Police killings – and killings of police – a major issue at NAACP convention
7/22/2016, 11:57 a.m.
An estimated 10,000 delegates from throughout the country converged on Cincinnati for the national NAACP’s 107th annual convention here that began last Saturday.
With the theme, “Our Lives Matter: Our Votes Count,” many of the conference’s keynote programs and speakers, which included Hillary Clinton and Ohio Gov. John Kasich, largely focused on America’s growing violence.
Before the conference’s end on Wednesday,
the nation’s oldest civil rights organization took up other critical issues, including attempts to dismantle the federal Voting Rights Act, inequities in the criminal justice system, health disparities and the environment, education and economic opportunity.
While many of those issues were discussed, the recent shooting deaths of black men in Ba- ton Rouge, La., and Minnesota by police and the killing of a total of eight police officers by black men in Dallas and Baton Rouge took center stage.
Mrs. Clinton, the presumptive Democratic presidential candidate in the Nov. 8 election, promised in her remarks to convention attendees Monday to bring the “full weight of the law” against people who kill police officers if she becomes the next president.
“Anyone who kills a police officer and anyone who helps must be held accountable,” Mrs. Clinton said. “As president, I will bring the full weight of the law to bear to make sure those who kill police officers are brought to justice.”
The penalties for killing a police officer are rightly more severe than those for killing a civilian because police are symbols of the rule of law, she said.
Mrs. Clinton’s remarks came amid heightened tensions between police forces and many black and Latino Americans, who have been rallying in protests across the country against a spate of police killings of black men, often unarmed, during encounters.
A former African-American soldier killed five police officers during one such protest in Dallas on July 7. On Sunday, another African- American former Marine sergeant killed three police officers in Baton Rouge.
The police killings followed the recent shoot- ing deaths of two black men shortly after the July 4 holiday. On July 5, Alton Sterling, 37, was killed by police outside a Baton Rouge, La. convenience store. A day later, July 6, Philando Castile was killed by police after being pulled over in Falcon Heights, Minn., a suburb of St. Paul.
In her keynote speech, NAACP chairman Roslyn M. Brock decried the killings and violence.
“The violence to which black people are be- ing subjected is devastating,” Ms. Brock stated. “We have witnessed in recent years and recent days horrendous testimony and documented evidence of unarmed people of color being hunted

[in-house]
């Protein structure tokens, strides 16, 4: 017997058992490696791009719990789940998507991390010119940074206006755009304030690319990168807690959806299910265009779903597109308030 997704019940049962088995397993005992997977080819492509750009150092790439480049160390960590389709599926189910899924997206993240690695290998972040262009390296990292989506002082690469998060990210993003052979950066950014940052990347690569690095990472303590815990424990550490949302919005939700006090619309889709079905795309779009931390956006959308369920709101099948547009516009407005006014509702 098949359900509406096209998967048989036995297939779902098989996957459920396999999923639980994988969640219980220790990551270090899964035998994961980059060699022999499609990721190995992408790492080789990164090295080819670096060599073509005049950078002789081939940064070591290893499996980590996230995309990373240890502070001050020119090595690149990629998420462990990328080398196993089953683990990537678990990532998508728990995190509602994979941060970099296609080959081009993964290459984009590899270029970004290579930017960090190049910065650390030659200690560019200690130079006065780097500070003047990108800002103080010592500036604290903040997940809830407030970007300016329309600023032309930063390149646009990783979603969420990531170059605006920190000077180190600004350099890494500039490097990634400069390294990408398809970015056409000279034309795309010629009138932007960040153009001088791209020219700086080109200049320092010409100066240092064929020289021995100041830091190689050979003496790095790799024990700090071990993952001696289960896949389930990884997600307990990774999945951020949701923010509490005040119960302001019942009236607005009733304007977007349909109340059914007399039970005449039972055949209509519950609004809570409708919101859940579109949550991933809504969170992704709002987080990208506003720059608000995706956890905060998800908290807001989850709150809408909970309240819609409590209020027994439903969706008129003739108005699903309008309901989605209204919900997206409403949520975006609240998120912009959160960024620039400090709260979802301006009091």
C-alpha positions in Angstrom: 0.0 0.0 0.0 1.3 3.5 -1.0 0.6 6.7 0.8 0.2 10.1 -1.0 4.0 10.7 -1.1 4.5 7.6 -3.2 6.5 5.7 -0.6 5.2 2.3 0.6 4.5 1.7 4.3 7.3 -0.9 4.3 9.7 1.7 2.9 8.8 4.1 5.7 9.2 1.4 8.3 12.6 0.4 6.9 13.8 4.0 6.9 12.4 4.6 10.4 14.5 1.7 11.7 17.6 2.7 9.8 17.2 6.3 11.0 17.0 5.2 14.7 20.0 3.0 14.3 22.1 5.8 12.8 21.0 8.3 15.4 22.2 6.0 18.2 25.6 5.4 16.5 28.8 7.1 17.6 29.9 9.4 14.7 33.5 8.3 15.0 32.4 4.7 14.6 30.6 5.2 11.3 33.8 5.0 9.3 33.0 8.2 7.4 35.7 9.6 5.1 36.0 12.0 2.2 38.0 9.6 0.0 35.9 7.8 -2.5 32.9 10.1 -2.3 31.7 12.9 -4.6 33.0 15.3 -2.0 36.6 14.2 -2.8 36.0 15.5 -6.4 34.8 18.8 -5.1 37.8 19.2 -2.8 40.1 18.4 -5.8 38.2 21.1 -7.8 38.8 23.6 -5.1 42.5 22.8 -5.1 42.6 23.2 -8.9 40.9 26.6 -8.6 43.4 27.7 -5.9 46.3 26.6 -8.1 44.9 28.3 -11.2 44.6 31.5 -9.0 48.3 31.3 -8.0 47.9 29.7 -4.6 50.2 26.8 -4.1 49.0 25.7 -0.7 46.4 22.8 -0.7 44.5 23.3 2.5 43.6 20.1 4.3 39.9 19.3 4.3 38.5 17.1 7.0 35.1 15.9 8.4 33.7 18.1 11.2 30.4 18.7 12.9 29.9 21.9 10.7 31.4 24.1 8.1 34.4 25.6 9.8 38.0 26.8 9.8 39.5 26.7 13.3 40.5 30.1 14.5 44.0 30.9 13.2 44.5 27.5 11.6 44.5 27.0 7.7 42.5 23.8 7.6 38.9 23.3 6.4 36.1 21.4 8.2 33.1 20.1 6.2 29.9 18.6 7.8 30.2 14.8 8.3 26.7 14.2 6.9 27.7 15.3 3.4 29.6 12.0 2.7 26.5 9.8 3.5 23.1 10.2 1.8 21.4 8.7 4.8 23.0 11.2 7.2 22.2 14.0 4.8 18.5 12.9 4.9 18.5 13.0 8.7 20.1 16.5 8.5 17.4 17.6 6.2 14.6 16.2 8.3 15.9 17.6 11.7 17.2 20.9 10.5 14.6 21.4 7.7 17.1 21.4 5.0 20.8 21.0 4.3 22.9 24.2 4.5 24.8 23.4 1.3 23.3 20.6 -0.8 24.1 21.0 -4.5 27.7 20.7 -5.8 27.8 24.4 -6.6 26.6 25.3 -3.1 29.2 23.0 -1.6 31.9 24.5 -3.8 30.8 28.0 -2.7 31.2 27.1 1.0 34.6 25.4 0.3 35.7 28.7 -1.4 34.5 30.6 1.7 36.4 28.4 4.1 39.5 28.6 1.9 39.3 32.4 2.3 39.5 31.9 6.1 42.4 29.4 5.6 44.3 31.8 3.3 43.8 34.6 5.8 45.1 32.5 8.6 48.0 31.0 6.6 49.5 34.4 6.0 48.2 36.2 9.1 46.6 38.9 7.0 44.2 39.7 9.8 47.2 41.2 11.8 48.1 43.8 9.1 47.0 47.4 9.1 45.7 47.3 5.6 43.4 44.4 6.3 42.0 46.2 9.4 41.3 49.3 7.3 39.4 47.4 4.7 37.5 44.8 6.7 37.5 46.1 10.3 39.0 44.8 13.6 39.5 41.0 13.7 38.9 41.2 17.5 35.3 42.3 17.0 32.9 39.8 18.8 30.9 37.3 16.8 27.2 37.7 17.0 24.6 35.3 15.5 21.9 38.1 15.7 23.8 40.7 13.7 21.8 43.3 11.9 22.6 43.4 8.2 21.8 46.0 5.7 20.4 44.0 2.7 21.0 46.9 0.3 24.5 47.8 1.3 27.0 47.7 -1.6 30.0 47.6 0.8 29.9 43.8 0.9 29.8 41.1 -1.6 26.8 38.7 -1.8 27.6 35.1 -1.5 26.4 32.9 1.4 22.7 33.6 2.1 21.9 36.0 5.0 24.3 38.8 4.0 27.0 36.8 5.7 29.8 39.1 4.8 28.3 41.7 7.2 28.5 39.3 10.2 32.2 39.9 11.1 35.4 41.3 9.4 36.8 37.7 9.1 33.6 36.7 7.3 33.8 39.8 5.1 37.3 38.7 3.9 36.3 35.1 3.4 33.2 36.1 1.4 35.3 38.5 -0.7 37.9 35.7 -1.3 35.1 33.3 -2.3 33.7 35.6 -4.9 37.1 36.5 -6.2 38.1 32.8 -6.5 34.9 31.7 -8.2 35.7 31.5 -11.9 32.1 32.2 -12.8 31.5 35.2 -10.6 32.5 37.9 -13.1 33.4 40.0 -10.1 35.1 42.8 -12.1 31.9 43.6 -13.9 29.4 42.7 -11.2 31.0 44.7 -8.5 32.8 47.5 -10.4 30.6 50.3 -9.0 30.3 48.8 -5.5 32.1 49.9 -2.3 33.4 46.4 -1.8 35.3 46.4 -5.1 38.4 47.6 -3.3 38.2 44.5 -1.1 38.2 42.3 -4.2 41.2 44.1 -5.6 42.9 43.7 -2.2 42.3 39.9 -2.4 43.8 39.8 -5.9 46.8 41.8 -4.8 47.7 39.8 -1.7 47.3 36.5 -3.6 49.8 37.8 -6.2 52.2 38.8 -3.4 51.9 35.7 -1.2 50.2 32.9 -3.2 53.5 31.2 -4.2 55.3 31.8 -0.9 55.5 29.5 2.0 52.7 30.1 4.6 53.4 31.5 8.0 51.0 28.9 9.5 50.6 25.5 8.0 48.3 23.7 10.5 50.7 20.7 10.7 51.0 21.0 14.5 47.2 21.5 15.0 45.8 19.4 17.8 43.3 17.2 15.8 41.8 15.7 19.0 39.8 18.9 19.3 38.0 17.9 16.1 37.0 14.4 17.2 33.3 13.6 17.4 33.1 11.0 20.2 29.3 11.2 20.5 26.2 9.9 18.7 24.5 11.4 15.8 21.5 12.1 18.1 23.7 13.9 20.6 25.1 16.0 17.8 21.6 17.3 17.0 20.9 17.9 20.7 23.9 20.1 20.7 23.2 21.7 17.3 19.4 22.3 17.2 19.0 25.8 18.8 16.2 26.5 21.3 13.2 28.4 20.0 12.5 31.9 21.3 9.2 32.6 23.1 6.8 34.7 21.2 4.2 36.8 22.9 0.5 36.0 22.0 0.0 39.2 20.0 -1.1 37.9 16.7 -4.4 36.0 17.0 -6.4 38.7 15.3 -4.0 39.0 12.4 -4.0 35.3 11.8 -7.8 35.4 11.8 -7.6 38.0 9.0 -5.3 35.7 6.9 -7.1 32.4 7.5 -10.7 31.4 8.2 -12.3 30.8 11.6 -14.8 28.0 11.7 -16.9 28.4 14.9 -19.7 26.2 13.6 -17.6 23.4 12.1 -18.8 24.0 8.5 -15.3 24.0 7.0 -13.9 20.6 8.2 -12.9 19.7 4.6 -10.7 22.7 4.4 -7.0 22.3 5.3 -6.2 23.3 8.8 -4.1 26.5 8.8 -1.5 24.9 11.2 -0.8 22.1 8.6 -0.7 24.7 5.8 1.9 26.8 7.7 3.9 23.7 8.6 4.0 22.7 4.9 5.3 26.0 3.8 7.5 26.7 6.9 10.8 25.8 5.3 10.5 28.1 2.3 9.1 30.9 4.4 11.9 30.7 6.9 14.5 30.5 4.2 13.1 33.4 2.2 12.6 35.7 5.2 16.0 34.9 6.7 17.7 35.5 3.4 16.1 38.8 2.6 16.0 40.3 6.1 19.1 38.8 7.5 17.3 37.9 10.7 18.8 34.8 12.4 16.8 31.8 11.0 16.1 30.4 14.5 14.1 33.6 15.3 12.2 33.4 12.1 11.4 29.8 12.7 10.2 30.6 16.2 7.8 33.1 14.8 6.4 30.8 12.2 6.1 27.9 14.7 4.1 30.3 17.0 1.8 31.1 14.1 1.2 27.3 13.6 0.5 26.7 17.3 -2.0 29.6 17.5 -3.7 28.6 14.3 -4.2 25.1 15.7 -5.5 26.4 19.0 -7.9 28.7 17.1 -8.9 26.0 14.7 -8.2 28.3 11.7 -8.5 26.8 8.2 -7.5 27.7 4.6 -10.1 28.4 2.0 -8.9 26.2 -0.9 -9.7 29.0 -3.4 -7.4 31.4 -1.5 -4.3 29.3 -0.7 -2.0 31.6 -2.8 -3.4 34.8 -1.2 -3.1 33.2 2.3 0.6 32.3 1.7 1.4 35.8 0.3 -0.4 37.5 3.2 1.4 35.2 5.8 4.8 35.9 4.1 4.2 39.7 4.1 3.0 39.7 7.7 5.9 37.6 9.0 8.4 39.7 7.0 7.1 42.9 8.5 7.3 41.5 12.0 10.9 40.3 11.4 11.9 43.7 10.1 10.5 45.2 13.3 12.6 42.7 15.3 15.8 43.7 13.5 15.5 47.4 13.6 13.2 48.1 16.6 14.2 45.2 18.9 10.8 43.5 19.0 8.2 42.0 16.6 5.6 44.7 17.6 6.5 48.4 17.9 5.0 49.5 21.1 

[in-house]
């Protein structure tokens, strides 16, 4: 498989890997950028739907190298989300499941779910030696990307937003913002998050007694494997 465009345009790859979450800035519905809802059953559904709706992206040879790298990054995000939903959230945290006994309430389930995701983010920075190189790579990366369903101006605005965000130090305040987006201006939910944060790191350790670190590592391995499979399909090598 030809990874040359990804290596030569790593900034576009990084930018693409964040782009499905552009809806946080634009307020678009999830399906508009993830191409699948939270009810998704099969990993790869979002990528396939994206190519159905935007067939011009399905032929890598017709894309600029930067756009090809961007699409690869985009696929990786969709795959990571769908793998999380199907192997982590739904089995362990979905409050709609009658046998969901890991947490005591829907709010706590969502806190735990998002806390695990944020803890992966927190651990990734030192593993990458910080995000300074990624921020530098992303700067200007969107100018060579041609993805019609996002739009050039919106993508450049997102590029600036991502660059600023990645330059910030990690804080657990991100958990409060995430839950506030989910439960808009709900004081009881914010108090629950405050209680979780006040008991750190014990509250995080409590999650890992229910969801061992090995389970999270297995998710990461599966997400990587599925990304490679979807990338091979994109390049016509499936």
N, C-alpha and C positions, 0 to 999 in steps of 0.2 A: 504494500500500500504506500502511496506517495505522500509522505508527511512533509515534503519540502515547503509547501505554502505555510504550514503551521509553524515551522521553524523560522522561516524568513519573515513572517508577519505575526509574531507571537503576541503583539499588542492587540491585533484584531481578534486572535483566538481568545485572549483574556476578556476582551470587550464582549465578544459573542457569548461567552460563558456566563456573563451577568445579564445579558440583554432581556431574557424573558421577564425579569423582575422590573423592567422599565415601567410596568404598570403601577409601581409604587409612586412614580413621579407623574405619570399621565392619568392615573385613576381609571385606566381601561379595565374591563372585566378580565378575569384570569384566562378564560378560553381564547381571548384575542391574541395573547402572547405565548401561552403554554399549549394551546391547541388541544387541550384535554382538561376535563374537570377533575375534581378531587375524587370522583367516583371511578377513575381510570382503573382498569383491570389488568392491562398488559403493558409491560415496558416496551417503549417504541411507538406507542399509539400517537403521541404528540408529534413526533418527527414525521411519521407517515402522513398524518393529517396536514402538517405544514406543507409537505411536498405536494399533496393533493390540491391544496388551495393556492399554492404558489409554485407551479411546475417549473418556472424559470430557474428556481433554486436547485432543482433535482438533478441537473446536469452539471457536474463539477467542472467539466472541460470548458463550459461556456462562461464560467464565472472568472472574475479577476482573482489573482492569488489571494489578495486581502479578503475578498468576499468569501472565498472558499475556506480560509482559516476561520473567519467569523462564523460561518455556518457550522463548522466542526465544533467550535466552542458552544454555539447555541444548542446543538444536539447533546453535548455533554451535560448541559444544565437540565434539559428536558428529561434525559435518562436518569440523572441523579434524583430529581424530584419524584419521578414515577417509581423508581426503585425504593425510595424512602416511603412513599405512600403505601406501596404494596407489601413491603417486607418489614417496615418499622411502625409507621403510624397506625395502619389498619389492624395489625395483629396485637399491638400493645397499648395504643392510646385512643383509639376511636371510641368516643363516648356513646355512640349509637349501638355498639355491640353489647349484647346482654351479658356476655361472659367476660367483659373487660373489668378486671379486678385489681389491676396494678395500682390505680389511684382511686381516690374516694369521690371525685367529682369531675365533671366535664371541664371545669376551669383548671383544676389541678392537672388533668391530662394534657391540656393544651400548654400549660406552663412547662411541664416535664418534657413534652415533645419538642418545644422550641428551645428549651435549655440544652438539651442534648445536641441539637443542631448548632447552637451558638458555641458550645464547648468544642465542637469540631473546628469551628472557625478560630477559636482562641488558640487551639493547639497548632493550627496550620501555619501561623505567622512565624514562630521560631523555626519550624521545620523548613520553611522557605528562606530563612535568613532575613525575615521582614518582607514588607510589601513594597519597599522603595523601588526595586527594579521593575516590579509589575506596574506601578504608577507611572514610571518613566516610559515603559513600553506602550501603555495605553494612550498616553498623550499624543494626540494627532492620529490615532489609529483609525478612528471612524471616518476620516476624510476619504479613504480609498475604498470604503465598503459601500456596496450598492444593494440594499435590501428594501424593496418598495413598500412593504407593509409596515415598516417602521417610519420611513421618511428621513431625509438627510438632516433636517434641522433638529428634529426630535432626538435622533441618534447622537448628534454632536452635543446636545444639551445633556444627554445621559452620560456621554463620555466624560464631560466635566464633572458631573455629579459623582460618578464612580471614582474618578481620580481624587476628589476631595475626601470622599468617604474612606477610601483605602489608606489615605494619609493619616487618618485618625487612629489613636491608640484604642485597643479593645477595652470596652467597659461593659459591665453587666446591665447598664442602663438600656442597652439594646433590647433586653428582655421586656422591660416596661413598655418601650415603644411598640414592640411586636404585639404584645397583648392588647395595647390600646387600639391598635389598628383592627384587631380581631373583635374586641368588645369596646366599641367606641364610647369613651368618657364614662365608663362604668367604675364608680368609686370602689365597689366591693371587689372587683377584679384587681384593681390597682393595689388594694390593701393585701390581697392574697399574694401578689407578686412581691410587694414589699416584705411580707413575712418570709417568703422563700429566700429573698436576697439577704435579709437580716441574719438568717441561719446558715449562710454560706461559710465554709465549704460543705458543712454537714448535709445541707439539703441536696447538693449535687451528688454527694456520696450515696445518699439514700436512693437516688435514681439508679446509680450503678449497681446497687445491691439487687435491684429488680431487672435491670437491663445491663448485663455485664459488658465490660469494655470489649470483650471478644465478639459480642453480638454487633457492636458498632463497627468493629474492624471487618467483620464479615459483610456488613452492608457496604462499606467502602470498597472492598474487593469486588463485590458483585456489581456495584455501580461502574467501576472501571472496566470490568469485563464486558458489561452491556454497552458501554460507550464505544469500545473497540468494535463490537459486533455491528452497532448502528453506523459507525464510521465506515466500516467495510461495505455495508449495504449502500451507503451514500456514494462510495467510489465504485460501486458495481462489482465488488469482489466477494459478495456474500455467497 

and injured and murdered by law enforcement personnel with little or no accountability for these violations of civil rights and desecrations of human rights. There must be accountability. And there must be radical change in the way we do policing.”
Adding that while she does not minimize the work of the police, Ms. Brock said there must be a demand for “police forces that reflect our communities and police who live amongst us and work with us to make our neighborhoods safer. We also demand an end to the outrageously disproportionate arrests of black people for crimes like marijuana posses- sion and having a broken taillight for which white people are almost never prosecuted. It is exhausting dealing on a daily basis with such blatant, petty injustices.”
In a speech sprinkled with biblical reference on Sunday, Gov. Kasich condemned the slayings of police officers while urging that people work together for healing.
The Republican said he learned just before taking the stage Sunday evening of the shooting of a police officer in Milwaukee. That officer was seriously wounded, police said.
“And I know everyone in this ... auditorium condemns these terrible murders,” Gov. Kasich said, as his audience burst into applause. “The Lord wants us to heal. The Lord wants us to work together. The Lord doesn’t want violence.”
He described his initiative for a statewide collaborative effort in Ohio on police-community relations. The bipartisan special board, which grew from a series of police shootings of African-Americans in the state, has been working on statewide policy for use of deadly force, improving recruiting of police to reflect more community diversity, developing data collection, and improving police-community understanding from both sides.